By Jennifer Nussbaum, AIA EDAC, Director of Planning

At the recent 2019 Planetree International Conference on Person-Centered Care, I attended a fascinating session, Adapted Approach to the Elderly – a Bottom-Up Implementation Strategy Based on Clients’ Needs, where the presenter discussed iatrogenic decline. Iatrogenic decline is a deterioration in a patient’s health due to medical examination and/or treatment. Iatrogenesis can be caused by a variety of factors, including medication side effects, complications, or anxiety relating to treatment.

Although old age is a risk factor for iatrogenic decline, I had never considered this concept when thinking about hospital stays for our aging population. For example, patients 75 years and older can lose 5% to 7% of muscle mass during a week of bedrest in a hospital. This in turn can lead to post-hospitalization needs such as rehab or extended stays in skilled nursing facilities after discharge.

As consultants to healthcare facilities and systems, knowing about iatrogenic decline reminds us to discuss the expected continuum of care versus what is being provided. The care provided in a facility can have lasting negative effects that were not otherwise planned for when the patient was admitted to the hospital. A conversation about the built environment’s impact on those negative effects should be considered at each facility.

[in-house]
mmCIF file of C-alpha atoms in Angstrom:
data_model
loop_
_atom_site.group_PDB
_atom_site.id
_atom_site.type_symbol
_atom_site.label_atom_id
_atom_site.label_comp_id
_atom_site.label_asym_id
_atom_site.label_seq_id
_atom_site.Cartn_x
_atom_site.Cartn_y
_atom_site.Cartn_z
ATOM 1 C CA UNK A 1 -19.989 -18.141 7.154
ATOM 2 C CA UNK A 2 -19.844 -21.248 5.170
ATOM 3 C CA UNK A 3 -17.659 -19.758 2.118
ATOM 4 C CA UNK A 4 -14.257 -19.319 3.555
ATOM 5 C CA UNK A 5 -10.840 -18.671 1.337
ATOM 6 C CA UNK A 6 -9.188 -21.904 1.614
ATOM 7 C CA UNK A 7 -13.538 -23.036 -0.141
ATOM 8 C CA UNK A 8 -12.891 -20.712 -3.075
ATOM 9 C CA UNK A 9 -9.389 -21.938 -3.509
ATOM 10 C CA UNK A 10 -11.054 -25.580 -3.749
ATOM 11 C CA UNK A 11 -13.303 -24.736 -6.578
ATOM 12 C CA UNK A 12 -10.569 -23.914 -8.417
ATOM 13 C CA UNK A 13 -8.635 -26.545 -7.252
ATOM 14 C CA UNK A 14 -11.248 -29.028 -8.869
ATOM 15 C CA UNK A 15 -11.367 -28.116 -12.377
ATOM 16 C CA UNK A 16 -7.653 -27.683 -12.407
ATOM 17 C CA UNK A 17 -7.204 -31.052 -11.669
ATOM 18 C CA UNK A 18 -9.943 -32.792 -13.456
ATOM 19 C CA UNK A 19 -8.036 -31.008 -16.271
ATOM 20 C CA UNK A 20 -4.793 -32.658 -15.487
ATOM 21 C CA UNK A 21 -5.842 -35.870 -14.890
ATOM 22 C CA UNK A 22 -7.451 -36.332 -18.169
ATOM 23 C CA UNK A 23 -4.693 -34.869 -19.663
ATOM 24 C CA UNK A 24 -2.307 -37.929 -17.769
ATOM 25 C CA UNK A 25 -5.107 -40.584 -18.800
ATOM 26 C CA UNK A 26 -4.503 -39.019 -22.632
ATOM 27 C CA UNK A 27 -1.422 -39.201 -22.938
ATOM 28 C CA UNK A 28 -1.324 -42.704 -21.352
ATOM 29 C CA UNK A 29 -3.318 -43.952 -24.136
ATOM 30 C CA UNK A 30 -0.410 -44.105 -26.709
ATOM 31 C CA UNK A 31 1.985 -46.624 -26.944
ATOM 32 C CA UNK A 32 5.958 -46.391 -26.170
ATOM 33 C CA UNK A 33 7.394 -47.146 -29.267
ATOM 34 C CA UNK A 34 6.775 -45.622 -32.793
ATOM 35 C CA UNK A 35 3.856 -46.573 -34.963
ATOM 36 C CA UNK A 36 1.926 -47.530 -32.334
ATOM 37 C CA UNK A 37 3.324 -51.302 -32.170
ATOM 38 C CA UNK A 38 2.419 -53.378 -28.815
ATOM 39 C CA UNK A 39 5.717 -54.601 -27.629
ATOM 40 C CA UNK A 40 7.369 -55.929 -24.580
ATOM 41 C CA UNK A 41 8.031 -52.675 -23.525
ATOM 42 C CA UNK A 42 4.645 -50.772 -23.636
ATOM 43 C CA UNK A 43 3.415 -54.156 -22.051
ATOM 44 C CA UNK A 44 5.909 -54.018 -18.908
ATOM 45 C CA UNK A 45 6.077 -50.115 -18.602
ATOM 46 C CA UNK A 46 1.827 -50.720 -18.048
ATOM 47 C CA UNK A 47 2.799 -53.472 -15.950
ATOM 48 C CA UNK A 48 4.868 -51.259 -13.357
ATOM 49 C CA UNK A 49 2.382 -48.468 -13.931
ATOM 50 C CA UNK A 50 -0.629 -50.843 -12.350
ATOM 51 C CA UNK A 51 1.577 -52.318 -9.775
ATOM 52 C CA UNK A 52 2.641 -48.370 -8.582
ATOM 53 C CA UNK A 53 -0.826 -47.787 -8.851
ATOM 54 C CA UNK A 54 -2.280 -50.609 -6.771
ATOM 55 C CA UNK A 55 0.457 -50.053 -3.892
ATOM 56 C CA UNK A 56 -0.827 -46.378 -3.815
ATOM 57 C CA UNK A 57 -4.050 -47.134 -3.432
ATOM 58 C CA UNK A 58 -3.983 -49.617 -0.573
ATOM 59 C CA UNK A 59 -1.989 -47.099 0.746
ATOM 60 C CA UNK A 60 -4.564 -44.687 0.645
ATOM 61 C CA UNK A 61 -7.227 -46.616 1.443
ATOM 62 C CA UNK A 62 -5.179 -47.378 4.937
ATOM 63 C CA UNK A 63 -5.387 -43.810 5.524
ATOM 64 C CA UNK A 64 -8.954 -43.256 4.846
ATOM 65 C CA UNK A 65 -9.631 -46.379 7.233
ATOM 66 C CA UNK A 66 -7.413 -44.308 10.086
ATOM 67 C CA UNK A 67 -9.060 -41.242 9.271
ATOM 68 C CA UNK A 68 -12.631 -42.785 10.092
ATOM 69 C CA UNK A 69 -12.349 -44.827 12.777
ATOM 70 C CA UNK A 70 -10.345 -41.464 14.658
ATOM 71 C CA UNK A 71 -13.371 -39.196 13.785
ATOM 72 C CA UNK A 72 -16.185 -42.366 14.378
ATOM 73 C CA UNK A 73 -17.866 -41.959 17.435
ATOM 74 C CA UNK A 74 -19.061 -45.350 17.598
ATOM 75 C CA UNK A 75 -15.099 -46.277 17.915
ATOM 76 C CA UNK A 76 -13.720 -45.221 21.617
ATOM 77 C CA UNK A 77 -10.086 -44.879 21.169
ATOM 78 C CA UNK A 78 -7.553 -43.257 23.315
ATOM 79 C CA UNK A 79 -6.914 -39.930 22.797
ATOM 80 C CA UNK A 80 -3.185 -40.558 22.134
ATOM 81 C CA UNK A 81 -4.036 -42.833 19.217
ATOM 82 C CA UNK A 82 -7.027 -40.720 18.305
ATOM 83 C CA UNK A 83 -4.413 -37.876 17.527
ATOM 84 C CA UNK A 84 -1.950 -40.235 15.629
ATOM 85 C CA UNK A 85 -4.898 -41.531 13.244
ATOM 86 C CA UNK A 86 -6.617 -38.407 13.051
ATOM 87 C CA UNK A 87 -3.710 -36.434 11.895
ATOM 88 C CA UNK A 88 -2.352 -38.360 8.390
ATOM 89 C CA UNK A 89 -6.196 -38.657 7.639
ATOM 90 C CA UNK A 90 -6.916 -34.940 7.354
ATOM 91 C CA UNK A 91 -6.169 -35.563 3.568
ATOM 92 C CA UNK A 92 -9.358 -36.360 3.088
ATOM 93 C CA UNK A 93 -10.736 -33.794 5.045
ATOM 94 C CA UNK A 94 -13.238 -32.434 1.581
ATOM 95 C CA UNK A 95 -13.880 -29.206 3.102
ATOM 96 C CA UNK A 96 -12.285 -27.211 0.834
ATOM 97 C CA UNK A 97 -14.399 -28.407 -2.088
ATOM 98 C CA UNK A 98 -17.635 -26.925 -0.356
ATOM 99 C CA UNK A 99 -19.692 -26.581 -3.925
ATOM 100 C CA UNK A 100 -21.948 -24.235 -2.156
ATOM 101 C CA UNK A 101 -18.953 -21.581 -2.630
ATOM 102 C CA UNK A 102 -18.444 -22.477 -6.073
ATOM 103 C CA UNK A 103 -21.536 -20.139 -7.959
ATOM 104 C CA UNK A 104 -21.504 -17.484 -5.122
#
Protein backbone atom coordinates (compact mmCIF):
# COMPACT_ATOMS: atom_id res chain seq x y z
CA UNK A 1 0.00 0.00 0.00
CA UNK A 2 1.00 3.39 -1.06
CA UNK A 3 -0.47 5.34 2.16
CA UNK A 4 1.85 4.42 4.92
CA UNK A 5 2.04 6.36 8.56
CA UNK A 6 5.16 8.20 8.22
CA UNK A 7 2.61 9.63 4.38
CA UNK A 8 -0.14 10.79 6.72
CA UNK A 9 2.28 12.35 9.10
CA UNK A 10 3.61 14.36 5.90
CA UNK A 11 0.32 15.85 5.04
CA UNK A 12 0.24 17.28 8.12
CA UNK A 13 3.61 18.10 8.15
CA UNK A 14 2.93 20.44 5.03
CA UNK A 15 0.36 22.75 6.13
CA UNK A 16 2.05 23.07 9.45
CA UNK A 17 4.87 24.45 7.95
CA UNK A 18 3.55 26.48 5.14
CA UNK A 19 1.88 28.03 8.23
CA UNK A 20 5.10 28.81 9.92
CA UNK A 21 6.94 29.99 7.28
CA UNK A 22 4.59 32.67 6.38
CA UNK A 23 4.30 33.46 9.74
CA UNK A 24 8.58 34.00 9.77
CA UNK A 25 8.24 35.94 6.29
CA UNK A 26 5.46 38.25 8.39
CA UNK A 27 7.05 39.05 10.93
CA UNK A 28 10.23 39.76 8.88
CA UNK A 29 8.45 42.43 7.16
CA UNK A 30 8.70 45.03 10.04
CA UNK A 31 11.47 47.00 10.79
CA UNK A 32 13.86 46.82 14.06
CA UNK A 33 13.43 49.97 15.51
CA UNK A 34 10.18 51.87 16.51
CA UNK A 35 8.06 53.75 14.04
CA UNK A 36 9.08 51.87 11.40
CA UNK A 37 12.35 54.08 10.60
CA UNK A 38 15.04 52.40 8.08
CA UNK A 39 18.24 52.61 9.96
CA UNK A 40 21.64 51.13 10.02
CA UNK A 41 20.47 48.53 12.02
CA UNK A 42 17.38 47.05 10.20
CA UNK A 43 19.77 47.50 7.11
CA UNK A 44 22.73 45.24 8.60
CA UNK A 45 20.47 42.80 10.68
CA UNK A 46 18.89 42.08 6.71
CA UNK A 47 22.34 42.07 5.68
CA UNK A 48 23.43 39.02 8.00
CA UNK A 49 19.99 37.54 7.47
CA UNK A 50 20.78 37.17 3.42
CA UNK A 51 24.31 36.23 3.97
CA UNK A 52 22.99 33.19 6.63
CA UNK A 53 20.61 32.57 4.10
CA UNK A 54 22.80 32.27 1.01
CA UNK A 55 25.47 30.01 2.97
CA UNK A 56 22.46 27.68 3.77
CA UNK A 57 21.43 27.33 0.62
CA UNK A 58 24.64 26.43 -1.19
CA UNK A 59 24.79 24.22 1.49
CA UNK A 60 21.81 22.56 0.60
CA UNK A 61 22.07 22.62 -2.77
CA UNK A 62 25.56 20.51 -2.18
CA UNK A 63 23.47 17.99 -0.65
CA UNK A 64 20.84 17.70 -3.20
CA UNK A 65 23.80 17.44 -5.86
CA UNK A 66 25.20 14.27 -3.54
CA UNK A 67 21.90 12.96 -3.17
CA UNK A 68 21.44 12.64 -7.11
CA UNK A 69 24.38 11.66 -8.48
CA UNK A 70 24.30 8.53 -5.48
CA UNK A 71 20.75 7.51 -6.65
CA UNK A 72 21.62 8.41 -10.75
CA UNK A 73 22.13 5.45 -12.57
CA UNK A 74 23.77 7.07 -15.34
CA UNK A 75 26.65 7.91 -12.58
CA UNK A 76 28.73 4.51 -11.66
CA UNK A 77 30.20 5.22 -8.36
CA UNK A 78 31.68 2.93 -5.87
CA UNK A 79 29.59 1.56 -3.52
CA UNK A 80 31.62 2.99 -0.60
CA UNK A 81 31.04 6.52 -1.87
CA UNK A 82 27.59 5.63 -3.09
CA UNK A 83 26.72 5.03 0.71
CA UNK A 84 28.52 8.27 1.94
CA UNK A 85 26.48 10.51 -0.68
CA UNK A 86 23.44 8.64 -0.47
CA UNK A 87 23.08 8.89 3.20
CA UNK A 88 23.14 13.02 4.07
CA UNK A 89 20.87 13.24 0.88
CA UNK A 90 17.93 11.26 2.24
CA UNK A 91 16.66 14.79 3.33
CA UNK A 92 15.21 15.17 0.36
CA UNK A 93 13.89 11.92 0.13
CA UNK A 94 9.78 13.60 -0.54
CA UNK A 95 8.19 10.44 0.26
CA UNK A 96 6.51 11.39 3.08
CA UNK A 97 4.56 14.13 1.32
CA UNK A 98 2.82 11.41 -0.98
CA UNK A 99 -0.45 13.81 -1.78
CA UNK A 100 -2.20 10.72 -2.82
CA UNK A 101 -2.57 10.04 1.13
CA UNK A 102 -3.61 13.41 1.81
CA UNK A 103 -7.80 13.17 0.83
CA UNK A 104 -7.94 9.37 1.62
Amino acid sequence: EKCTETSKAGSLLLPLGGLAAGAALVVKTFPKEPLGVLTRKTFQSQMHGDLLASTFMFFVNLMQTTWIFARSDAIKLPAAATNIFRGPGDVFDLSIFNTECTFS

Reducing bedrest time or encouraging a patient to be more active may not be in alignment with their medical or health needs. However, as planners we can help ensure the environment does not hinder staff or the patient’s ability to understand and progress through their care. Understanding iatrogenic decline lets us connect the dots between a market with a larger cohort of the 65+ population and a facility’s needs to provide spaces capable of assisting longer-term needs for patients, which could include rehab space outside of and/or within the patient rooms, activity tracks to keep patients active with goals, or interactive opportunities to keep patients’ minds sharp. Having the conversation about addressing iatrogenic decline is the first step.